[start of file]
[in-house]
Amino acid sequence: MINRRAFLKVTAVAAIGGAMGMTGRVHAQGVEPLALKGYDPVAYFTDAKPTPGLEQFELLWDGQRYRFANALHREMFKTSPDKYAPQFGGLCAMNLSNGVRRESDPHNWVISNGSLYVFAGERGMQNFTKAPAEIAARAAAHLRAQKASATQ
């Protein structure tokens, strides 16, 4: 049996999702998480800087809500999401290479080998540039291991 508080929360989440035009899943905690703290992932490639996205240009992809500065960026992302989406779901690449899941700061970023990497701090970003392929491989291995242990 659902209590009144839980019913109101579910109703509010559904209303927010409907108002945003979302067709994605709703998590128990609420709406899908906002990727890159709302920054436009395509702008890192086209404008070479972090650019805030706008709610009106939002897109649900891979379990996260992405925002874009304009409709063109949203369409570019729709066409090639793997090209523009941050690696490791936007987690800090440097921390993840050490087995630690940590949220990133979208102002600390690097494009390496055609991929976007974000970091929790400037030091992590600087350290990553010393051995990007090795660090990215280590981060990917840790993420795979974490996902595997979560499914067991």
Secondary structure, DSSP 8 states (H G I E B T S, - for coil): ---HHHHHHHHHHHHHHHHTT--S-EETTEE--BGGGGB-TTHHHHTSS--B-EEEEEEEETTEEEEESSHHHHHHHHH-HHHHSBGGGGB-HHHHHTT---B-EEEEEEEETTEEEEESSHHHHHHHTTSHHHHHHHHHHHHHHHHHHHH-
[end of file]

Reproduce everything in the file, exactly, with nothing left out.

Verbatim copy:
[in-house]
Amino acid sequence: MINRRAFLKVTAVAAIGGAMGMTGRVHAQGVEPLALKGYDPVAYFTDAKPTPGLEQFELLWDGQRYRFANALHREMFKTSPDKYAPQFGGLCAMNLSNGVRRESDPHNWVISNGSLYVFAGERGMQNFTKAPAEIAARAAAHLRAQKASATQ
């Protein structure tokens, strides 16, 4: 049996999702998480800087809500999401290479080998540039291991 508080929360989440035009899943905690703290992932490639996205240009992809500065960026992302989406779901690449899941700061970023990497701090970003392929491989291995242990 659902209590009144839980019913109101579910109703509010559904209303927010409907108002945003979302067709994605709703998590128990609420709406899908906002990727890159709302920054436009395509702008890192086209404008070479972090650019805030706008709610009106939002897109649900891979379990996260992405925002874009304009409709063109949203369409570019729709066409090639793997090209523009941050690696490791936007987690800090440097921390993840050490087995630690940590949220990133979208102002600390690097494009390496055609991929976007974000970091929790400037030091992590600087350290990553010393051995990007090795660090990215280590981060990917840790993420795979974490996902595997979560499914067991």
Secondary structure, DSSP 8 states (H G I E B T S, - for coil): ---HHHHHHHHHHHHHHHHTT--S-EETTEE--BGGGGB-TTHHHHTSS--B-EEEEEEEETTEEEEESSHHHHHHHHH-HHHHSBGGGGB-HHHHHTT---B-EEEEEEEETTEEEEESSHHHHHHHTTSHHHHHHHHHHHHHHHHHHHH-